Since 2012 Liverpool has seen a 550% rise in registered renewable energy installations (from 589 to 3,131) and has produced 558,000 fewer tonnes of CO2 at a rate of 70,000 tonnes per year; the same volume as 280,000 double decker buses!

Did you know? The annual programme and further information about LED lighting can be found online.


CIOT calls for debate on the uneven Tax burden imposed on employed and self employed labour

RESPONDING to the publication of Good Work plan, the Government's response to the Taylor Review, John Cullinane, CIOT Tax Policy Director, said:- "It is to be welcomed that the Government are taking Taylor's recommendations seriously. However, by ruling out changes to the rates of National Insurance Contributions (NICs) in relation to employment and self employment, the Government are denying themselves many of the tools they need to tackle the issues Taylor identified around employment status. In addition, they risk ignoring the vulnerability of the Tax base to changing patterns of work. The imbalance between the Tax burdens on employment and self employment remains unsustainably large. No solution will be painless or immediately popular. This does not mean the problem can be ignored. It means there is a need for full public debate in which the problem can be clearly explained and we can, as a society, identify the most promising options and build support among the public. As we said in the Better Budgets report, 2 there needs to be improved consultation, in particular ensuring that consultations happen before key decisions have been made by the Government, if we are to have better Tax policy. We hope that Government departments, especially the Treasury and BEIS but also HMRC and DWP, work together to achieve a solution that leads to a more efficient and less complex Tax system for working people."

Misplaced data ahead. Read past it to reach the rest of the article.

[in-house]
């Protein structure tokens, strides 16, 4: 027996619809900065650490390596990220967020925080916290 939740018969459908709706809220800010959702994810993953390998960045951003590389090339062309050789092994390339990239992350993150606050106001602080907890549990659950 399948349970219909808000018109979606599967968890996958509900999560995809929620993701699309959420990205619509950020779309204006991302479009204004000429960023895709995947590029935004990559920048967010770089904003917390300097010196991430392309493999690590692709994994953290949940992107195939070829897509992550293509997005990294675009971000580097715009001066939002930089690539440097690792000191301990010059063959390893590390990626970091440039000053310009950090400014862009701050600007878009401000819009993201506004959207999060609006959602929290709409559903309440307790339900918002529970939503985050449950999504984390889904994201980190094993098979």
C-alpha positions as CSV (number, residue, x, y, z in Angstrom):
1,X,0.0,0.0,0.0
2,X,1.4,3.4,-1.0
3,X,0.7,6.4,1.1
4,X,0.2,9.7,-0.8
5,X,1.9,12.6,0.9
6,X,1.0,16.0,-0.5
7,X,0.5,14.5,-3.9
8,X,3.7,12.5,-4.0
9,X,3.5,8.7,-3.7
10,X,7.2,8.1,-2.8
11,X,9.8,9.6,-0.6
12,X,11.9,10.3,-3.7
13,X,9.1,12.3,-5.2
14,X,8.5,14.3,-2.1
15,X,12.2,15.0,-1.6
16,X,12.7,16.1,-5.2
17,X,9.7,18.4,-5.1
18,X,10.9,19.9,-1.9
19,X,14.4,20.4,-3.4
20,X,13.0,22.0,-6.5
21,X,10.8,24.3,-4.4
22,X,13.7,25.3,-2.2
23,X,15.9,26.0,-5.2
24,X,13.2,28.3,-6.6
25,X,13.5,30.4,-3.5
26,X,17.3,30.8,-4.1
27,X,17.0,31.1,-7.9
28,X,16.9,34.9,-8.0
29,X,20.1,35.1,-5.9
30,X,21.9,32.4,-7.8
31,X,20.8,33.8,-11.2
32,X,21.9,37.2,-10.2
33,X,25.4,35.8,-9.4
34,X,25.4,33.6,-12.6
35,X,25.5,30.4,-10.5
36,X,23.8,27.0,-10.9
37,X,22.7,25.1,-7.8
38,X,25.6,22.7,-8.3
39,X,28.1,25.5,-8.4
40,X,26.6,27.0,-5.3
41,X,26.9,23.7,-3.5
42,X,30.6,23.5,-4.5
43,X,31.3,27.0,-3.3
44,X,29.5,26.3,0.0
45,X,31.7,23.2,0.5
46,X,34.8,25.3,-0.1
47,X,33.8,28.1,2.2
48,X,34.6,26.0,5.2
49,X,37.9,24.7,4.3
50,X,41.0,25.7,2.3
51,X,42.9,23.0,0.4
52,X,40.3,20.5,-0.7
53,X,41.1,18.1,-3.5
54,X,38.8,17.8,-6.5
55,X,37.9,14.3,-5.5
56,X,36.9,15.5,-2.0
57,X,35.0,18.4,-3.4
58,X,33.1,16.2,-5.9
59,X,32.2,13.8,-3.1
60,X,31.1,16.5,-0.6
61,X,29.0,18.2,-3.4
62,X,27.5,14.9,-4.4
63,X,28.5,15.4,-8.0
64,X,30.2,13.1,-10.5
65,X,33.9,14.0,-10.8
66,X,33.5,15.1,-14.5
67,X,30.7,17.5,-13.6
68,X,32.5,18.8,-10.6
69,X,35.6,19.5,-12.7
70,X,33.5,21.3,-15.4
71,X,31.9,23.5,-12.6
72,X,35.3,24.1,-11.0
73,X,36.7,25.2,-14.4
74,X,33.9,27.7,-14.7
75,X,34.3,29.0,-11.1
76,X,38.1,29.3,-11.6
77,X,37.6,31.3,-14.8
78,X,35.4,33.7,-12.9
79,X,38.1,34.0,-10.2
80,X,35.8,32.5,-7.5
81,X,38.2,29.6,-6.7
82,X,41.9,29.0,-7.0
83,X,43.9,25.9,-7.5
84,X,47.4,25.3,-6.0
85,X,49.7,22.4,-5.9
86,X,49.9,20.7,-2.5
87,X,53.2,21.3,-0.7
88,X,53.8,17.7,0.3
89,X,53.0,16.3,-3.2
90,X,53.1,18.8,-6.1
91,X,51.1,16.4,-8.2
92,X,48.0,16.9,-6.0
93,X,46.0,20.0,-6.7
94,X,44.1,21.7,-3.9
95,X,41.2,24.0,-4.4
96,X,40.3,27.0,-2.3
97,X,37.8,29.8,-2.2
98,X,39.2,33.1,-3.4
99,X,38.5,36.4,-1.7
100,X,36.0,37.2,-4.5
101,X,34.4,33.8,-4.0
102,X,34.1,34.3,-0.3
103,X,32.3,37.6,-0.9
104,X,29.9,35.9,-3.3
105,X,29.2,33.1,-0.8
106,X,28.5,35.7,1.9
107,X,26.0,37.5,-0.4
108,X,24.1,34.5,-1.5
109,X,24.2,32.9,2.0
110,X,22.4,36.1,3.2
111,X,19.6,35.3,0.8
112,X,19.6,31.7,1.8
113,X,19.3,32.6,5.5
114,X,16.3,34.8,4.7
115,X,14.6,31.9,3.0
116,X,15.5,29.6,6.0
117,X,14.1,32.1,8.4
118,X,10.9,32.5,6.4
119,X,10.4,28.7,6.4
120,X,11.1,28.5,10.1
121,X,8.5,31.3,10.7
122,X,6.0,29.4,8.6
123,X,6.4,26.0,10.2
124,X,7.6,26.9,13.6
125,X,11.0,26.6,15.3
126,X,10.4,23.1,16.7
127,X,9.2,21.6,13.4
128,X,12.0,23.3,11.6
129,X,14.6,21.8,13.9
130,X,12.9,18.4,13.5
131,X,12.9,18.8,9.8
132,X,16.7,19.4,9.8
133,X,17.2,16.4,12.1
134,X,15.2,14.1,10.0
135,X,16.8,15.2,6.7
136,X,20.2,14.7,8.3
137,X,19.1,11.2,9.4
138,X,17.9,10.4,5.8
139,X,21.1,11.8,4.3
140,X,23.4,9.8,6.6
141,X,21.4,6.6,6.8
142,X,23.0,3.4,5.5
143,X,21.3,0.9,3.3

Taylor stated that:- 'treating different forms of employment more equally in the Tax system would be fairer, more economically efficient and support better quality work.' 3 We agree. It is not clear whether the Government do.

John Cullinane said:- "The big differential between the NICs burden on employment as compared to self employment, particularly as regards employer's NIC at 13.8 per cent, creates a perverse incentive for employers to try to engage with people 'off payroll'. This persists despite efforts to deal with the situation by successive waves of anti-avoidance legislation."

The Government also said that they want to make it easier for both the workforce and businesses to understand whether someone is an employee, worker or self-employed; determining which rights and Tax obligations apply to them.

John Cullinane said:- "This is welcome, but risks missing the wider point that different statuses apply for employment rights and Tax purposes. We have a mismatch between having 3 different categories of workers (employed, worker or 'dependent contractor' and self employed) for employment law but just 2 for Tax (employed and self employed). As long as the borderlines between different Tax statuses can be fuzzy and open to interpretation, we are likely to continue to see confusion and inconsistency among Taxpayers and their employers, and exploitation of workers in too weak an economic position to resist entering into work arrangements that HMRC might be expected to challenge."